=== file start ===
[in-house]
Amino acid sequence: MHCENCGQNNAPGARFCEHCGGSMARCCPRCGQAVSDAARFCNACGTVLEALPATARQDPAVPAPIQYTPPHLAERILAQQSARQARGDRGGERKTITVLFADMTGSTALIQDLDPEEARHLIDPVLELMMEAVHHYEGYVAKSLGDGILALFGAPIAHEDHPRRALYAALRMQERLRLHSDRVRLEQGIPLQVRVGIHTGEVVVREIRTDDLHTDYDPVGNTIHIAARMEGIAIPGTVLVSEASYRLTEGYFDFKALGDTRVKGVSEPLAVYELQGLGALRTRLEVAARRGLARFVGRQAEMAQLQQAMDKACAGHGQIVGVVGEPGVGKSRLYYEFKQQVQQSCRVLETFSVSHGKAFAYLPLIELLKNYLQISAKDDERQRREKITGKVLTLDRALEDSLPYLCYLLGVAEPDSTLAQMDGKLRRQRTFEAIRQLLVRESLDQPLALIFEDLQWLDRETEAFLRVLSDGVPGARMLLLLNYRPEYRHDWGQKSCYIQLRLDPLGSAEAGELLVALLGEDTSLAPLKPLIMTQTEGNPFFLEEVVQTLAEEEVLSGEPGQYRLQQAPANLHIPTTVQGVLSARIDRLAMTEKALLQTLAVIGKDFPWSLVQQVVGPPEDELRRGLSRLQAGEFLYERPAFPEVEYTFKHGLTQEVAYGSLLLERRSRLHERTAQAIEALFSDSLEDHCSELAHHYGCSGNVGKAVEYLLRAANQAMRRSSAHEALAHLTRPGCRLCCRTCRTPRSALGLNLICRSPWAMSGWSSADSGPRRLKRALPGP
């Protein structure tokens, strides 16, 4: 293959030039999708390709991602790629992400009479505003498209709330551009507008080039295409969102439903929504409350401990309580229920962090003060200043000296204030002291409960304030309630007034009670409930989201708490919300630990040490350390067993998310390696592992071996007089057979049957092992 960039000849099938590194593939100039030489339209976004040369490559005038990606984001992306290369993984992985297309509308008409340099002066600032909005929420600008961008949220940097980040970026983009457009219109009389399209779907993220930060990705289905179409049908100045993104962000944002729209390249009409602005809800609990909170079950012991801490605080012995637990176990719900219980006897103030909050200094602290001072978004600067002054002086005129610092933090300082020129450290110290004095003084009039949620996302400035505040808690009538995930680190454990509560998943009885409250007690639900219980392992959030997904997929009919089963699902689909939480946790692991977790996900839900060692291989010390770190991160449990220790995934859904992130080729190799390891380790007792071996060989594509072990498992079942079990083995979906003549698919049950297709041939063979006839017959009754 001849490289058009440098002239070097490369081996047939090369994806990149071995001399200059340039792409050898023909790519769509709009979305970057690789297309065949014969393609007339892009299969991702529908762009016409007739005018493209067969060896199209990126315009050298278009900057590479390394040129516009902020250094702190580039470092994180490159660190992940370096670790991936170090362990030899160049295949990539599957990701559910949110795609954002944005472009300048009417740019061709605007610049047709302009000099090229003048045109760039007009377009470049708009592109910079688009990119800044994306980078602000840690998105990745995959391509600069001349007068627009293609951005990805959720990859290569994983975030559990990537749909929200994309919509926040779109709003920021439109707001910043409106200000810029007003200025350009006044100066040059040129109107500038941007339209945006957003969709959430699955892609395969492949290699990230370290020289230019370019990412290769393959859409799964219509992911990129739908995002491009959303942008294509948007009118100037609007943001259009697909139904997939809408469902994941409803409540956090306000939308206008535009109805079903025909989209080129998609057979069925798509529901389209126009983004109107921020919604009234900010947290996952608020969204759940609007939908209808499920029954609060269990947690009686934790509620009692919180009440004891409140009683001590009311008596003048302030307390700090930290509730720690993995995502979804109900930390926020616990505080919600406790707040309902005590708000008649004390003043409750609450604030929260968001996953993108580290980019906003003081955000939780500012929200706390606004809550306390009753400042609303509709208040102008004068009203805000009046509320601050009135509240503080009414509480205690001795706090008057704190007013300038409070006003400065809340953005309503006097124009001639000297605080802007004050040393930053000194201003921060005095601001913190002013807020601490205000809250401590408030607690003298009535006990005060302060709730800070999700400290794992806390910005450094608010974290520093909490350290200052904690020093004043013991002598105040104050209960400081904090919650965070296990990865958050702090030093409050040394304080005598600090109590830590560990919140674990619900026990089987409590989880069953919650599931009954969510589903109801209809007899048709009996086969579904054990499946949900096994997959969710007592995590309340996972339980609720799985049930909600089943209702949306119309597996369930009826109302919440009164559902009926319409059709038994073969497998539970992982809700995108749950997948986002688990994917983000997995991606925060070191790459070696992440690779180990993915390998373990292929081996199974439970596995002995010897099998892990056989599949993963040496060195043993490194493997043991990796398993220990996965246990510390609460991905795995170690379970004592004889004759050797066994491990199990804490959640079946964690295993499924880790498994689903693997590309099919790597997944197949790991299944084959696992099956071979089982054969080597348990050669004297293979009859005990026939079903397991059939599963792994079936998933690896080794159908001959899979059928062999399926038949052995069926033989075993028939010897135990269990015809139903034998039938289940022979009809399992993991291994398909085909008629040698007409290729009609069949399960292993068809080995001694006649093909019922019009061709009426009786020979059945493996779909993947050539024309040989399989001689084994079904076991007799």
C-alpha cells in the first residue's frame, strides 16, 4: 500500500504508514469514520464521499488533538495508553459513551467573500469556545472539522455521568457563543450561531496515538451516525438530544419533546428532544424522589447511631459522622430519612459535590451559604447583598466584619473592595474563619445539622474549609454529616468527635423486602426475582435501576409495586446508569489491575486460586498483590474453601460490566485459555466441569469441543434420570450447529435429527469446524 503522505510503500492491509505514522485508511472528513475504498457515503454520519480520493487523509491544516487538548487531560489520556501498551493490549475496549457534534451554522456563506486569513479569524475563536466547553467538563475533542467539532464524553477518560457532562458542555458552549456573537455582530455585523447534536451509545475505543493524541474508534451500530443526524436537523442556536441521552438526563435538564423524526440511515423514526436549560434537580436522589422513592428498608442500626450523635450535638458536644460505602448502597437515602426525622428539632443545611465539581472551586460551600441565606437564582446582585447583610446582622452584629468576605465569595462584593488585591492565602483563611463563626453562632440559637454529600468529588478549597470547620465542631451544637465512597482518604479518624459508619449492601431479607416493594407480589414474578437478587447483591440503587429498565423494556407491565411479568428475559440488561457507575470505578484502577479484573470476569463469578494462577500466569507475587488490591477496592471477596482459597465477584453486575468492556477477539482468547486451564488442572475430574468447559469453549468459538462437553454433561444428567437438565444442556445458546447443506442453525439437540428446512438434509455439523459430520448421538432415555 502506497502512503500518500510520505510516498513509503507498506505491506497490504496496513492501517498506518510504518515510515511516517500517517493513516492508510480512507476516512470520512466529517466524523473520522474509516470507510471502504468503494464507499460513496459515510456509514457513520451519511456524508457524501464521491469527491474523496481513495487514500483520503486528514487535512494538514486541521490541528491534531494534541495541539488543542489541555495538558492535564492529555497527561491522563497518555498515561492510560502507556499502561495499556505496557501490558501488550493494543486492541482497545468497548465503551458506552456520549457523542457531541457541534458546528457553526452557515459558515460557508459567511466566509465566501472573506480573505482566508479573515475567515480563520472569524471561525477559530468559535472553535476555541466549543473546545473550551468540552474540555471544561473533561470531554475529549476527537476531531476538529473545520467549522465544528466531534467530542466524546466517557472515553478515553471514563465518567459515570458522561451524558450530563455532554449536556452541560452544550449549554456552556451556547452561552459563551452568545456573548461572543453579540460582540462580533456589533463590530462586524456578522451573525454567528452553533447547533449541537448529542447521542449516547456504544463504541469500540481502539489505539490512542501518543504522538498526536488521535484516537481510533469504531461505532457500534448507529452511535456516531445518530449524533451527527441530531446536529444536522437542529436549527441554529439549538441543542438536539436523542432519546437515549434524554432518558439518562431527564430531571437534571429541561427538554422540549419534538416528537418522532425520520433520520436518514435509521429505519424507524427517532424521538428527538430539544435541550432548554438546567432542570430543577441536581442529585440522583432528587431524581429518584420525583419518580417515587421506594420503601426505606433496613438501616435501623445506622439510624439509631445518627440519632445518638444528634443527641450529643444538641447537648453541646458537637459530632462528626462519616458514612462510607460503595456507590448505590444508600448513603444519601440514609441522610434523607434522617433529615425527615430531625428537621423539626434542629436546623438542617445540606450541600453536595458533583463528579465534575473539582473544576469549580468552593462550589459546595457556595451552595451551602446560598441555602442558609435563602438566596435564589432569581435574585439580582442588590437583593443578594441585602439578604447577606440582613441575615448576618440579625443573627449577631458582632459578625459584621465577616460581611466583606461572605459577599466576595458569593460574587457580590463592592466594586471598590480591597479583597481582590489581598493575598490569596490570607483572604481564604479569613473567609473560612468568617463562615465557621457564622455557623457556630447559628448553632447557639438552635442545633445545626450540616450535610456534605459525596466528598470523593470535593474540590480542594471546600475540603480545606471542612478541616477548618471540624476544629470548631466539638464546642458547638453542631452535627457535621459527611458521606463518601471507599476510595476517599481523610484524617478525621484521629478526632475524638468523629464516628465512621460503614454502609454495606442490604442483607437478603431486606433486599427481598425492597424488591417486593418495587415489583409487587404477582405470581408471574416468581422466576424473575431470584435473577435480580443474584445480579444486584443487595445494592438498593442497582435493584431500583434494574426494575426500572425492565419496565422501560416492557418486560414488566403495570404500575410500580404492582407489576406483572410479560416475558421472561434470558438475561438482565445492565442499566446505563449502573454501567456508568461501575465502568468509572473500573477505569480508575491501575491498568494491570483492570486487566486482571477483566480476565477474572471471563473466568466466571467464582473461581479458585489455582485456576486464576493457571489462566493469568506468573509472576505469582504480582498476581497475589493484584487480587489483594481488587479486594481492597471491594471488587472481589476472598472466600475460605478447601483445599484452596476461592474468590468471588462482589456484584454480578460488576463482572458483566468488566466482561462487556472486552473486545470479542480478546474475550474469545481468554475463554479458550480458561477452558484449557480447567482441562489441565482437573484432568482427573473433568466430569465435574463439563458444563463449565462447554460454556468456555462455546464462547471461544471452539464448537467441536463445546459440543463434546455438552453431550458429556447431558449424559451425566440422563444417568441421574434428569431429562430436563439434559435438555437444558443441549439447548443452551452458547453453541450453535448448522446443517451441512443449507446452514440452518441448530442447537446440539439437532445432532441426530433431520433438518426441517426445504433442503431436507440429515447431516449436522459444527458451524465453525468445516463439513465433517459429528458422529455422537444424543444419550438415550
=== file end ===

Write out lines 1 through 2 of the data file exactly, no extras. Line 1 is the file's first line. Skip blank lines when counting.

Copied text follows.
[in-house]
Amino acid sequence: MHCENCGQNNAPGARFCEHCGGSMARCCPRCGQAVSDAARFCNACGTVLEALPATARQDPAVPAPIQYTPPHLAERILAQQSARQARGDRGGERKTITVLFADMTGSTALIQDLDPEEARHLIDPVLELMMEAVHHYEGYVAKSLGDGILALFGAPIAHEDHPRRALYAALRMQERLRLHSDRVRLEQGIPLQVRVGIHTGEVVVREIRTDDLHTDYDPVGNTIHIAARMEGIAIPGTVLVSEASYRLTEGYFDFKALGDTRVKGVSEPLAVYELQGLGALRTRLEVAARRGLARFVGRQAEMAQLQQAMDKACAGHGQIVGVVGEPGVGKSRLYYEFKQQVQQSCRVLETFSVSHGKAFAYLPLIELLKNYLQISAKDDERQRREKITGKVLTLDRALEDSLPYLCYLLGVAEPDSTLAQMDGKLRRQRTFEAIRQLLVRESLDQPLALIFEDLQWLDRETEAFLRVLSDGVPGARMLLLLNYRPEYRHDWGQKSCYIQLRLDPLGSAEAGELLVALLGEDTSLAPLKPLIMTQTEGNPFFLEEVVQTLAEEEVLSGEPGQYRLQQAPANLHIPTTVQGVLSARIDRLAMTEKALLQTLAVIGKDFPWSLVQQVVGPPEDELRRGLSRLQAGEFLYERPAFPEVEYTFKHGLTQEVAYGSLLLERRSRLHERTAQAIEALFSDSLEDHCSELAHHYGCSGNVGKAVEYLLRAANQAMRRSSAHEALAHLTRPGCRLCCRTCRTPRSALGLNLICRSPWAMSGWSSADSGPRRLKRALPGP